For this blog I thought I would show you our newest venture at the Sanctuary – charcoal making! David decided he wanted to have a go, using our left over ash. We have had to take some Ash down unfortunately due to Ash dieback, and although we saved the larger pieces for drying to use in our wood boiler and wood stove, that still means lots of bits. Some of it we scatter to provide habitats for beetles etc, but that still leaves loads to deal with. So enter the Charcoal kiln – it was made to order, so after about 6 weeks it was ready to try out…..David had read lots on the subject and watched videos, but there is nothing like doing it yourself to find out the dos and don’ts! Our friend – another David couldn’t resist coming over to see for himself and soon got roped into helping!
- We sited the kiln at the edge of one of the woods, very near to where we had felled some Ash. It’s also quite tricky to find flat enough pieces of land to place it too…..
- The kiln is then very carefully filled with wood, trying to make sure there are as few gaps as possible, but leaving a space in the middle for the kindling..
- It is also piled up above the top of the rim, to allow for it to sink whilst burning and keep the kiln as full as possible…
- The kiln is lit, and it has 6 x vents that poke out from the base, and 3 chimneys. As the wood starts its burn, these chimneys are moved around the vents to make sure everything is burning evenly.
- Gradually, the wood starts to sink, lowering the lid, and after about 4 – 6 hours the smoke changes from white to a grey blue, and that is the signal to take off the chimneys, and block up the vents and seal the lid with mud, turf or sand – anything that will keep the oxygen out.
- Then the worst bit – waiting! You have to leave the kiln for 24hrs to cool down – opening it too soon may add oxygen and cause the whole thing to relight, so this is crucial!
- Only after it has cooled can it be opened to discover whether you have beautiful pieces of charcoal or ash! Although, we have since discovered that when we riddle it to select the larger pieces, the tiny bits are now bio char which is very good as a soil conditioner, so sticking to our ethos, nothing is wasted!
- We then bag it up and so far have given some to friends and mainly used it in our fire pits for cooking, or in our pizza oven, but we would like to offer it for sale in the village and locally, especially if it can be carried by foot or wheelbarrow to wherever it is needed!
Down at our local,The Fisherman’s Arms, there ensued a discussion about the environmental impact of charcoal burning – didn’t it release CO2? And therefore was it actually causing damage to the environment?
So, a bit of research was needed, and as always, open to interpretation, this is what I found out….
- CO2 – when wood is burned it releases the CO2 it has absorbed during its lifetime. By planting new trees more CO2 is absorbed, although it must be pointed out that a tree will need to mature before it capable of a decent rate of absorption (that’s why planting millions of 12 inch twigs and claiming carbon neutrality really doesn’t work…)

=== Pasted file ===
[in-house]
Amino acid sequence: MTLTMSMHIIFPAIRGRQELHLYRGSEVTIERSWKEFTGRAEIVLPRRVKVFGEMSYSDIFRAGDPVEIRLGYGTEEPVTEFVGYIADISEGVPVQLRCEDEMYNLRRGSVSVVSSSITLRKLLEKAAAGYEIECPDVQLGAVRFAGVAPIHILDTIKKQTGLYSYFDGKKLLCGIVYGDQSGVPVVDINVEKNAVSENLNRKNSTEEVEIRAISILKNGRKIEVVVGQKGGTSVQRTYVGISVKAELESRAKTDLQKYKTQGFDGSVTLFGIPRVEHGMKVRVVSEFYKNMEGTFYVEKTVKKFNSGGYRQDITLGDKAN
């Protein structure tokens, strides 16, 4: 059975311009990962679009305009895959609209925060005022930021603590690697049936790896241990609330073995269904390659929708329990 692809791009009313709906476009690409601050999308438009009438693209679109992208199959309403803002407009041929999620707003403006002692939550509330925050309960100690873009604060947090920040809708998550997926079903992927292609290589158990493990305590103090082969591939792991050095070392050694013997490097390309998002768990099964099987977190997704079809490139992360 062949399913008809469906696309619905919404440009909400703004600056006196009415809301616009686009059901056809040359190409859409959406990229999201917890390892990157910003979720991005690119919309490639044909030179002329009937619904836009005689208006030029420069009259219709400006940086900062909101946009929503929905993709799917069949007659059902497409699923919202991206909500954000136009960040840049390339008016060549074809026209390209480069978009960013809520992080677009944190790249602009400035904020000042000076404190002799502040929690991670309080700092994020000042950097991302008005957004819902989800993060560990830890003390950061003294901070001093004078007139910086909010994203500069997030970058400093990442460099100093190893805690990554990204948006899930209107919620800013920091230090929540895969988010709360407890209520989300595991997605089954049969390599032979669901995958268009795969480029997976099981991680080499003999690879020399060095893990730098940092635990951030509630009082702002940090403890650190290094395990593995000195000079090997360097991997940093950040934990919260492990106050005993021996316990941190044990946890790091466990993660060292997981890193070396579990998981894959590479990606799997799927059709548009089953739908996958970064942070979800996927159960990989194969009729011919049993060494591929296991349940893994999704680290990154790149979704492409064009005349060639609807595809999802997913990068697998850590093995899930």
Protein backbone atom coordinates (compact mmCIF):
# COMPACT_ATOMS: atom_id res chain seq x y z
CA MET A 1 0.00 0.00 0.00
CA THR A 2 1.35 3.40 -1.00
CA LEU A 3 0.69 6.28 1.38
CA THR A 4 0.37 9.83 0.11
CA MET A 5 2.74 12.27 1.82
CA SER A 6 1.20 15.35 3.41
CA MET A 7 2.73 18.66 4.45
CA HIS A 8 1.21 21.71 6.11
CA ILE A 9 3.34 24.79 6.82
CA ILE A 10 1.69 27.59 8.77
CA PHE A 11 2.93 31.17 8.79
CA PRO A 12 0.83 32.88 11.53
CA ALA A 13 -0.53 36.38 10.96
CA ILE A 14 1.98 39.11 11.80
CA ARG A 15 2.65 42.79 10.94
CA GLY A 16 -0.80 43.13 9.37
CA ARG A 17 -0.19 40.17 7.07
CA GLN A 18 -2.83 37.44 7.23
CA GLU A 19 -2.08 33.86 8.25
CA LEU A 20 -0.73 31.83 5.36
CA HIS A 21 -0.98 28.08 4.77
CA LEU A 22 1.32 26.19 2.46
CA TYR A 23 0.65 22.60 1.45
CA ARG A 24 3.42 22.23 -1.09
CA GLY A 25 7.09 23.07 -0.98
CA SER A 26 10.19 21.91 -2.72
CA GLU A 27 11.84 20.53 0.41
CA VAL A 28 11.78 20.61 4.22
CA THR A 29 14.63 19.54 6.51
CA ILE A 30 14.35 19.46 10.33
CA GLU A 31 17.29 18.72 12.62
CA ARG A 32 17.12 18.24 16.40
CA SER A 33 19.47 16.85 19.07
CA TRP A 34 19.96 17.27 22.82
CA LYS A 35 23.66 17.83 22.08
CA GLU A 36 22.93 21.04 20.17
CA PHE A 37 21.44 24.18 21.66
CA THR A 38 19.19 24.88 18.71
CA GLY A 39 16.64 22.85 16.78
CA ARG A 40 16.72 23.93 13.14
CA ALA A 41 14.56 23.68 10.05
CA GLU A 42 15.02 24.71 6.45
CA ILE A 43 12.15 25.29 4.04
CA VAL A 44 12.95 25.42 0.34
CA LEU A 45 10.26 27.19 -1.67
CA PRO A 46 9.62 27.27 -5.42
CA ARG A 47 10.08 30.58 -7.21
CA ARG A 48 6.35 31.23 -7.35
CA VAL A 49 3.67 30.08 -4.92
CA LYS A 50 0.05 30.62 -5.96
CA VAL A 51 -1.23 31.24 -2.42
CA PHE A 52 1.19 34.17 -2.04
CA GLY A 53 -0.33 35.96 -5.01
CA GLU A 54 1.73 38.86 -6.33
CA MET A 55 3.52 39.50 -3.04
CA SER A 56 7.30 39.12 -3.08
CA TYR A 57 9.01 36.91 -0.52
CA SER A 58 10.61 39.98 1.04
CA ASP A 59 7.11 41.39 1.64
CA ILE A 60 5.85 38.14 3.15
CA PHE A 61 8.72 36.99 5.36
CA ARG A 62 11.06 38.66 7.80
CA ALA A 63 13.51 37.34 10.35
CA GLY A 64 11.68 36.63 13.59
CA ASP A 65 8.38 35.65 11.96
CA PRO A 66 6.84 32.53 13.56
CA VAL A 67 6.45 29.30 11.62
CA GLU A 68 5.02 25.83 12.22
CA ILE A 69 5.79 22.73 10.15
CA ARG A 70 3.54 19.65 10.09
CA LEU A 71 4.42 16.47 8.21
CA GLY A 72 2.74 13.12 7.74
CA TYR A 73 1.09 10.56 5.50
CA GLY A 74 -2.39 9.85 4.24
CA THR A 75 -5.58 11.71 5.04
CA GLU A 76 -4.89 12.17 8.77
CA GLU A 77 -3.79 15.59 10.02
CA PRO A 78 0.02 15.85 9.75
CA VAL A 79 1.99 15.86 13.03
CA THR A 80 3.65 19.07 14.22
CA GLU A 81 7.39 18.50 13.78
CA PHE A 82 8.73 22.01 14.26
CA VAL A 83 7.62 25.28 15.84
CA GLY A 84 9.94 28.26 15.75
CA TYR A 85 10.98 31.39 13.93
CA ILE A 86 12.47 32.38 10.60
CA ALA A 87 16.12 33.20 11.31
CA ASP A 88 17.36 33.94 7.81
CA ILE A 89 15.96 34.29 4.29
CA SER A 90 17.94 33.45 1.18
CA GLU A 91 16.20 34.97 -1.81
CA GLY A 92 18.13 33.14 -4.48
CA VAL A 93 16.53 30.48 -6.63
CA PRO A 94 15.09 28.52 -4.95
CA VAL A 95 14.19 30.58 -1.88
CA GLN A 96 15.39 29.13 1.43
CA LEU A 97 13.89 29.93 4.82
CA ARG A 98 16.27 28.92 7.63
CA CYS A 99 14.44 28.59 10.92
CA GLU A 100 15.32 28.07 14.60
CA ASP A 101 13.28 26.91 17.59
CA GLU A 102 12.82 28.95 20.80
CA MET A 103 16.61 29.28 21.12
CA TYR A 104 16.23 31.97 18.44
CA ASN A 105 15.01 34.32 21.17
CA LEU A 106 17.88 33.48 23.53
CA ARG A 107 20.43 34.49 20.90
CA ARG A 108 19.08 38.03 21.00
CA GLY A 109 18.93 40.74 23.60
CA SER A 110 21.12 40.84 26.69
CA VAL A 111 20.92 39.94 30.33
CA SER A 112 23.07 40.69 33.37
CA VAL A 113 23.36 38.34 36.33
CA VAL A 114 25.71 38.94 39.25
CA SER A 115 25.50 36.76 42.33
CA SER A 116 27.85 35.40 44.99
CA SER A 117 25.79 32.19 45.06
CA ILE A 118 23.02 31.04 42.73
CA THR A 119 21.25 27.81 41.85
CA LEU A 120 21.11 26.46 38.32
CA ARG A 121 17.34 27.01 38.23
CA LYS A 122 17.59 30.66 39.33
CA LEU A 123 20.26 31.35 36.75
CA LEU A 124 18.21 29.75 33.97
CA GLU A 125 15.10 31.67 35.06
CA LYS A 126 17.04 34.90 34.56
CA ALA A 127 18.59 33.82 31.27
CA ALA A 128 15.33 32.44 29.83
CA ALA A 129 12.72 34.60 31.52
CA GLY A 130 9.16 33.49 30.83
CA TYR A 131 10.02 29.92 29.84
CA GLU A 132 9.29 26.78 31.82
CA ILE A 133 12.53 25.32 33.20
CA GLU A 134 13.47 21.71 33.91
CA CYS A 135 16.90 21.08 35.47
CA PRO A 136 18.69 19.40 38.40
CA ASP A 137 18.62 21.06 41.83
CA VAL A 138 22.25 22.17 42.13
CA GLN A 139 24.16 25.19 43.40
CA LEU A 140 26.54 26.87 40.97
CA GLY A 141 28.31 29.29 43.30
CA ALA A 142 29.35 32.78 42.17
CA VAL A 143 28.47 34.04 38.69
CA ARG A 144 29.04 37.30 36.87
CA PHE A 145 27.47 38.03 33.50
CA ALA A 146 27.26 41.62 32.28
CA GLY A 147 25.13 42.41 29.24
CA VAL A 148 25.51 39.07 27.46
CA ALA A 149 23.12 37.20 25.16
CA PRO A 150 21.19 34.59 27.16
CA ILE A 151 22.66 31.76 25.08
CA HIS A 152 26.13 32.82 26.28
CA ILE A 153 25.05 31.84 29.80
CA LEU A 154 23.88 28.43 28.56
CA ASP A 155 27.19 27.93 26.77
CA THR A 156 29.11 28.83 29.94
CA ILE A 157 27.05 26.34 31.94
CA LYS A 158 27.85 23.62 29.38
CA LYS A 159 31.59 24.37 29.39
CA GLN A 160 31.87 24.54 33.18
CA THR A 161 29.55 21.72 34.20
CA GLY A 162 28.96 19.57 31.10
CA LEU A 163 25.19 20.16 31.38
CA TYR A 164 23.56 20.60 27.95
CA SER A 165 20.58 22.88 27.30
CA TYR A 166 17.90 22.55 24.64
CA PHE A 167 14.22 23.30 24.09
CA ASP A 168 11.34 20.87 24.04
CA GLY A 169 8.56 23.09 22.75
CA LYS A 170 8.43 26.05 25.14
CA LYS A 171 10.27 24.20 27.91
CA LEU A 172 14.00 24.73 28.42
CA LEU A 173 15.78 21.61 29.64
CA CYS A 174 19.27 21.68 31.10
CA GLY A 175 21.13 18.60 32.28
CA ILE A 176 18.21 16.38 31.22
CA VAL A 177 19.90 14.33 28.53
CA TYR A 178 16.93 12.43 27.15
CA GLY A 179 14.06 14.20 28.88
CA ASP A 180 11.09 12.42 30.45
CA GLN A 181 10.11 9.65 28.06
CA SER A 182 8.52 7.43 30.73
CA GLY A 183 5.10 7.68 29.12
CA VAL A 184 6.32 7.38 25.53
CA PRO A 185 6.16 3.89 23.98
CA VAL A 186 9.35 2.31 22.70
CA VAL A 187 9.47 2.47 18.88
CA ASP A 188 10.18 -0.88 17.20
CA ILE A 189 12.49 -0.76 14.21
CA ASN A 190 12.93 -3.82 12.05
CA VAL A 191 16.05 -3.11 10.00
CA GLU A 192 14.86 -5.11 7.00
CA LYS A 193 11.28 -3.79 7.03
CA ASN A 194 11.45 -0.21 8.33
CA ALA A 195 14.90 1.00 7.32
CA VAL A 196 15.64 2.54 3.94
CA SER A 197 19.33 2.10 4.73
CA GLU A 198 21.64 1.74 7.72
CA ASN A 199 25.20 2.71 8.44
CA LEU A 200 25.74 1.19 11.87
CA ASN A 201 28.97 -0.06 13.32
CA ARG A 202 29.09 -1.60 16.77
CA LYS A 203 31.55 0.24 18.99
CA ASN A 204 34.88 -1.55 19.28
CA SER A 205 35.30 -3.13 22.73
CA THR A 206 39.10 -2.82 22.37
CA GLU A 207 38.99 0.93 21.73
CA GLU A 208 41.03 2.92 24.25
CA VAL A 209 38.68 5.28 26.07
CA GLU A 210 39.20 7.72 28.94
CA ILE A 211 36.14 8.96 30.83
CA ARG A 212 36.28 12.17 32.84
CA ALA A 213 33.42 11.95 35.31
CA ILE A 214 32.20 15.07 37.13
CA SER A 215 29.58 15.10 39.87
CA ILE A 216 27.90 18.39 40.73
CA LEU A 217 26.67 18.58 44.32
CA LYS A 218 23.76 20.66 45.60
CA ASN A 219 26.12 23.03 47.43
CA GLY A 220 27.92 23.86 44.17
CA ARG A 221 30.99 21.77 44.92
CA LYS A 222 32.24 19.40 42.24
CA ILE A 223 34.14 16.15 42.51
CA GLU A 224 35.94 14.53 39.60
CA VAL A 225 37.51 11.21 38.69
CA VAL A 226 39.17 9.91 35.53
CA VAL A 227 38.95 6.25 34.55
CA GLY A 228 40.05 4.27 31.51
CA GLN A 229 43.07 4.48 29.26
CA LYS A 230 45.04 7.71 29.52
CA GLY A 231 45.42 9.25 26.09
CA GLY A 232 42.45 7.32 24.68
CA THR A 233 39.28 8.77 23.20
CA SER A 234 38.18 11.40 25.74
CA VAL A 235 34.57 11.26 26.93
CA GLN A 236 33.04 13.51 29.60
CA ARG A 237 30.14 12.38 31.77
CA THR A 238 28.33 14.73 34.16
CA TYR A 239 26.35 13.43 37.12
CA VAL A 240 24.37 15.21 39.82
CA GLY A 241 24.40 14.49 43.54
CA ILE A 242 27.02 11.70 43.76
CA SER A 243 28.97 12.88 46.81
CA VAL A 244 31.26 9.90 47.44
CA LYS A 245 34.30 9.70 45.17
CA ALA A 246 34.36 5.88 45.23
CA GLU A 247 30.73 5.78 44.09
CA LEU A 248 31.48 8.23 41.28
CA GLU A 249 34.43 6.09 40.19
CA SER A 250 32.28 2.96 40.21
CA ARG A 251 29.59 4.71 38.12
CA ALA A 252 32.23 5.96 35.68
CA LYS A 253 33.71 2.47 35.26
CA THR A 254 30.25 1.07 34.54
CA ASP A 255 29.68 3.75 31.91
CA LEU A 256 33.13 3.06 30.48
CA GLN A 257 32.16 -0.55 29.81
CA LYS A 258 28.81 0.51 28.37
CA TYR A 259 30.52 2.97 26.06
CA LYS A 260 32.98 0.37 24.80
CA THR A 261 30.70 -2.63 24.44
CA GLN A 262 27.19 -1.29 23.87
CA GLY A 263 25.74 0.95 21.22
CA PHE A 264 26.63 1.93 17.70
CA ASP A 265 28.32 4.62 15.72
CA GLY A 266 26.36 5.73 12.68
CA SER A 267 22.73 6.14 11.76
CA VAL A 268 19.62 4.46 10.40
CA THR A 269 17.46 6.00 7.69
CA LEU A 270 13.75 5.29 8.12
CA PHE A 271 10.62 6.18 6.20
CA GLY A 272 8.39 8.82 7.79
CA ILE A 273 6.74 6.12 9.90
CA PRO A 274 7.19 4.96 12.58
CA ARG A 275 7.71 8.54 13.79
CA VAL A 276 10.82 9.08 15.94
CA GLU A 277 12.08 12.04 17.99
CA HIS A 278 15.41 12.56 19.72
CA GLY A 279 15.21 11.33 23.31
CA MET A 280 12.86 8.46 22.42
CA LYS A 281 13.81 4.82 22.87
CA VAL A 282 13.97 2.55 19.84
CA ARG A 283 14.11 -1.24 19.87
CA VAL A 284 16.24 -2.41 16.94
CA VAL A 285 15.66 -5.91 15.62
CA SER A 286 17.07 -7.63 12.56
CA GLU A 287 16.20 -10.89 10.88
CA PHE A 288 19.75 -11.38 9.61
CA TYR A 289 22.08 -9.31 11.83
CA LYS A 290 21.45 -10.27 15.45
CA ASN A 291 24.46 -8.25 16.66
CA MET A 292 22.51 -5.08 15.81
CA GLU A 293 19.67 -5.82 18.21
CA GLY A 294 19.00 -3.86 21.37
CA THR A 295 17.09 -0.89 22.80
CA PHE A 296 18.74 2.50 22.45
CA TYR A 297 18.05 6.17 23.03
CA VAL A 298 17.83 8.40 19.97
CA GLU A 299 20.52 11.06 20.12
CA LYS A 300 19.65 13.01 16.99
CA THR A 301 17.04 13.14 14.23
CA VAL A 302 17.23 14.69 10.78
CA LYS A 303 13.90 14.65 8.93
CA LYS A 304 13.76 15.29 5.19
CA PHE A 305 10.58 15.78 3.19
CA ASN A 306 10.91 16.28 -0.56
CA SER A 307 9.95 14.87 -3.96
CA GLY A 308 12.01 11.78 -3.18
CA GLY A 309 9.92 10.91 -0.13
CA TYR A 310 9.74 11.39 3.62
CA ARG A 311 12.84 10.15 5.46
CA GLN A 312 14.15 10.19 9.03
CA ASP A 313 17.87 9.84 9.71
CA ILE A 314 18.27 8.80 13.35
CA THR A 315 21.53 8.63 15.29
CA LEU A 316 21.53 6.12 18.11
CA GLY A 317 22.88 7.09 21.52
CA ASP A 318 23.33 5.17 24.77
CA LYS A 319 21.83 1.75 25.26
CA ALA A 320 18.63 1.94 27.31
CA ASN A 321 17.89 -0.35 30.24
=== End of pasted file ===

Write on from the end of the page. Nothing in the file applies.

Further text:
- Burning wood is less damaging than fossil fuels from a CO2 perspective. Some of the main CO2 problems is the fuels used to transport the charcoal, so the nearer it it is used to it production, the better.
- Coppicing is a vital and much neglected craft of ensuring the continuous health of a wood. Not all dead wood is bad – it creates homes for fungi, invertebrates – on the ground it can provide shelter for small animals, but to create light for trees to thrive, lessen the transmission of diseases, encourage young, strong and healthy growth, decent pruning is essential.
- When we burn charcoal it burns hotter and longer, so is very economical in its use, and creates much less smoke.
- According to an article in the Guardian, we as a country could be providing 100% of our own charcoal, yet we only produce around 3%. This means that by importing charcoal we are using vast quantities of fossil fuel to transport it (ours is transported by foot or wheelbarrow from the kiln to the fire pit!), and fuelling (pardon the pun) an industry that is in turn cutting down vast swathes of international forests to provide it, rather than a balanced, local production using what is in essence ‘offcuts’.
- Much of the stuff we buy in supermarkets and garages is not true charcoal – it is pulverised, baked and mixed with lighter fuel and such substances, which is why you can always sniff a petrol smell when starting out….and don’t get me started on disposable barbecues……
- Wood charcoal is lighter and easier to transport if you are going on a picnic….
- On the Fowey Estuary and many others, you will see the remains of limekilns……in order to create the heat that was needed to bake and release the lime from the limestone, charcoal was used, so even around here it was an important part of the life of the estuary…
Sources….. Dorset Charcoal www.dorsetcharcoal.co.uk. The guardian article https://www.theguardian.com/environment/2009/jul/02/charcoal-barbecues